Interviews are not easy. For a candidate, they are stressful and filled with maddeningly pointless questions. For the interviewer, they can be so rote it’s impossible to remember which question goes with which candidate and can be tough to keep everyone’s names straight!
Sure, they are the ones asking the questions, but they have to somehow determine whether or not this person will fit into their company’s culture, just based on a few questions and their resumé. It doesn’t sound so easy now, does it? Luckily, there is one major thing that can be predicted during the interview process, and that is performance on the job. If you aren’t asking these questions during the interview, it’s time to start.
WHAT’S YOUR BIGGEST CAREER ACCOMPLISHMENT?
When you ask this question, be prepared for a basic response, such as, “I developed a strategy that returned product line to profitability.” While this is quite an accomplishment, you probably already read about that on their resumé. Dig deeper. Find out the process they went through, starting from the very beginning to the very end. What turned the tide of the project? Why were they proud of it? What members of the team helped to make it happen?
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Asking this question tells you a lot of things about a candidate. For one, it tells you what the candidate considers to be an accomplishment. It also gives you a more insightful look on some of the skills they may have touched on in their resumé and how you can use those skills to better the company. You’ll get a good idea of whether they can share credit, what motivates them and whether they can see a project through to completion.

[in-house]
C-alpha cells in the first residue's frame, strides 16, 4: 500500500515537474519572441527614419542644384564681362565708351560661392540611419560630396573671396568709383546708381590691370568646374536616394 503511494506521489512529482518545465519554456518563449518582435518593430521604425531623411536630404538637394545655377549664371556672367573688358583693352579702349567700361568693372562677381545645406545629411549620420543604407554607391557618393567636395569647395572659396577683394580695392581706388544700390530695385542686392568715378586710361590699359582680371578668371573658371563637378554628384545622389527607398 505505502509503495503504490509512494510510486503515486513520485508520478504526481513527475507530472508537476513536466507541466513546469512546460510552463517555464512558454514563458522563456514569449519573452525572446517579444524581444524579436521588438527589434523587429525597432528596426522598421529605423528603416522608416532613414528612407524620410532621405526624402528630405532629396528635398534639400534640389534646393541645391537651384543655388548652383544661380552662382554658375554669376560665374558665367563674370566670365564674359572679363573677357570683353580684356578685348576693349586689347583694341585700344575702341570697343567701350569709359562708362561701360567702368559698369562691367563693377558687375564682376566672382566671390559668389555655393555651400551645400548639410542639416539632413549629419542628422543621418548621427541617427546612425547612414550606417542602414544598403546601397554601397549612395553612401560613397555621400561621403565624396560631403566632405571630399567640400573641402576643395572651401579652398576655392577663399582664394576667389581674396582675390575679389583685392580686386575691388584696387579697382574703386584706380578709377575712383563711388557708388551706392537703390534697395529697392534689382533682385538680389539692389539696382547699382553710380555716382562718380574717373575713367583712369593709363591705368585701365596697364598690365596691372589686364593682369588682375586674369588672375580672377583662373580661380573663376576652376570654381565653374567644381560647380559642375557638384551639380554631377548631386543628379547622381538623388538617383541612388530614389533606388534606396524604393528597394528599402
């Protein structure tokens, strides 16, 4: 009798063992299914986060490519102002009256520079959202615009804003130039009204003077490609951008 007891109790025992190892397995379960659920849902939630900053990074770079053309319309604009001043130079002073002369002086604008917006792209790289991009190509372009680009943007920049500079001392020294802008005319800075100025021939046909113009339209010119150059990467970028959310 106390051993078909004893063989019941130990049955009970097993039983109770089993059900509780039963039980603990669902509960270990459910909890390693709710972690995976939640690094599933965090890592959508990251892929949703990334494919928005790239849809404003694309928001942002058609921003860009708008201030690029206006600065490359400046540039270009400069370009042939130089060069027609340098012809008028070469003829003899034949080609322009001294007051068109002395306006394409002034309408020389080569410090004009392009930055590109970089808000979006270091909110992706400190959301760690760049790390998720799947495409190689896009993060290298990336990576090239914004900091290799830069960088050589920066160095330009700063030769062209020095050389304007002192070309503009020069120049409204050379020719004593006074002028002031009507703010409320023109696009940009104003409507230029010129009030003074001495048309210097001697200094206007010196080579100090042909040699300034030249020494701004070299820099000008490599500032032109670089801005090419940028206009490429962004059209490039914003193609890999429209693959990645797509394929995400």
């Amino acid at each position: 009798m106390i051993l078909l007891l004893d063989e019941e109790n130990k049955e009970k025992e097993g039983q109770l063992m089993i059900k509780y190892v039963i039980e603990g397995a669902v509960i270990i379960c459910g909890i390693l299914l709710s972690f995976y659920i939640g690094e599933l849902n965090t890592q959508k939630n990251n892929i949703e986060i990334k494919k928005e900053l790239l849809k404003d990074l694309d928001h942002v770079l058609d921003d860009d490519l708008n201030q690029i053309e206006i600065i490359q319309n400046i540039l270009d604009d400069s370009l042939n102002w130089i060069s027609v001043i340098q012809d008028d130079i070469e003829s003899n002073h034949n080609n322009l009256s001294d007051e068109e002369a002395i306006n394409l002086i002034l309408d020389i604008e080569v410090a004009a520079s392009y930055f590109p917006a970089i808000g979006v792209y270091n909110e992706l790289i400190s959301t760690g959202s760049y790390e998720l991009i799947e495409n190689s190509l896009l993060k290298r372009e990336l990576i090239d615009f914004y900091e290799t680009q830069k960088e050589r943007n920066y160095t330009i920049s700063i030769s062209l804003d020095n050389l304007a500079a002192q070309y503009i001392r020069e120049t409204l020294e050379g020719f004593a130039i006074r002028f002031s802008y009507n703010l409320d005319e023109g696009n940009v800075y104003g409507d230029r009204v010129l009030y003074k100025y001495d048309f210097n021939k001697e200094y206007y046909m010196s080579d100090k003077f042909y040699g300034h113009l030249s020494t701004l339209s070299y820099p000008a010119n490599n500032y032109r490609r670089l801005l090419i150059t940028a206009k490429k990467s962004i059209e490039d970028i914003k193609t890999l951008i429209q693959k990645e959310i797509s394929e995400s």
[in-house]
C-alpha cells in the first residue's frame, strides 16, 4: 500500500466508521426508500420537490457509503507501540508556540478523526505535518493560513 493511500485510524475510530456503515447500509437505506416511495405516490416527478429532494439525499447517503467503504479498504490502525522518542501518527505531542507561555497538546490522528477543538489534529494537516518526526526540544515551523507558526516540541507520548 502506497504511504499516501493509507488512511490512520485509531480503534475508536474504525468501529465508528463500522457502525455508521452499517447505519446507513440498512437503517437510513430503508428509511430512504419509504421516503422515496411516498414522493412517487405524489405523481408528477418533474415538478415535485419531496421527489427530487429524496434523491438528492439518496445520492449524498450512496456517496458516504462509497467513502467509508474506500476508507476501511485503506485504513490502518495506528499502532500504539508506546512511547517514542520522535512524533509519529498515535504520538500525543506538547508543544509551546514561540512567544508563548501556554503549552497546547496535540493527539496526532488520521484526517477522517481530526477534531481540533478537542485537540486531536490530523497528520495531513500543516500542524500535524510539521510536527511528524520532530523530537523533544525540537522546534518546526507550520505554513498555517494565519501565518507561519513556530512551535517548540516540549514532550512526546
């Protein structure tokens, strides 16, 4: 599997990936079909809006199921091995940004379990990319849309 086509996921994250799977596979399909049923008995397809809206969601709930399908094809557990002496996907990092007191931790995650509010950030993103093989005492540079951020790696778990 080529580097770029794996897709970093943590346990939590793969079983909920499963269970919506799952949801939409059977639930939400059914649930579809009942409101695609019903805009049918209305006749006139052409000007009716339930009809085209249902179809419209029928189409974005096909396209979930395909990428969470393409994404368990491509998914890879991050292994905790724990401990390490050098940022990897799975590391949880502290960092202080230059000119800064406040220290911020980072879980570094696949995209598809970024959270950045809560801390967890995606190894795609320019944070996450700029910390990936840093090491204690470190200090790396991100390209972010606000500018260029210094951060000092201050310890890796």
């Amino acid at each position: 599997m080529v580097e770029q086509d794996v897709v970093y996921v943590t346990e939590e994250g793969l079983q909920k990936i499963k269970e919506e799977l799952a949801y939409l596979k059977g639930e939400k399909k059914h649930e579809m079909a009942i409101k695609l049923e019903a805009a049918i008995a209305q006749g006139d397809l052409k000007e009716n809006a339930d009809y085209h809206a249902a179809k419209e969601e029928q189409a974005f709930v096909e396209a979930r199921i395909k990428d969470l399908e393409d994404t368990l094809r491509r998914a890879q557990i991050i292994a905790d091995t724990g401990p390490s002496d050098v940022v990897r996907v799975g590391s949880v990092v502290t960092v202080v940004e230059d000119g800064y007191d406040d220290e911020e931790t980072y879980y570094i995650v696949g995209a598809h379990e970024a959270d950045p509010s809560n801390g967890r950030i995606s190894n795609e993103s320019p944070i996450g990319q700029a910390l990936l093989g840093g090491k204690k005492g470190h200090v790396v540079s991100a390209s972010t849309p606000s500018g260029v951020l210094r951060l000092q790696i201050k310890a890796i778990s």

Tip: Looking at an entry level hire? Ask them about school projects or internships. Just because they haven’t had a “real” job yet, doesn’t mean they haven’t had work they can take pride in!
WHAT’S YOUR BIGGEST FAILURE AND WHAT DID YOU LEARN FROM IT?
Learning about your candidate’s biggest failure is more important than learning about their greatest accomplishment. Their failure is not the important thing in this question. It’s the way the candidate answers the question and what they learned from it.
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There are three different ways, according to SmartRecruiters, that a candidate can answer the question: avoiding the question, talking about a time they almost failed, but didn’t and finally, talking about a time in which they failed. Avoiding the question could mean that they are uncomfortable talking about it, and may keep failures they commit at your company from you in the future. If they talk about a time in which they almost failed but didn’t, ask them to go into detail about how they avoided failure and use that answer to determine their level of performance. If you come across a client who isn’t afraid to talk about failure, make sure they tell you what they learned from it and how those lessons have been carried into other jobs.
Warning: If your interviewee can’t think of a single failure, they’re either inexperienced or a liar. Candidates with real potential recognize failure and learn from it.
WHAT ARE YOUR SHORT AND LONG-TERM GOALS?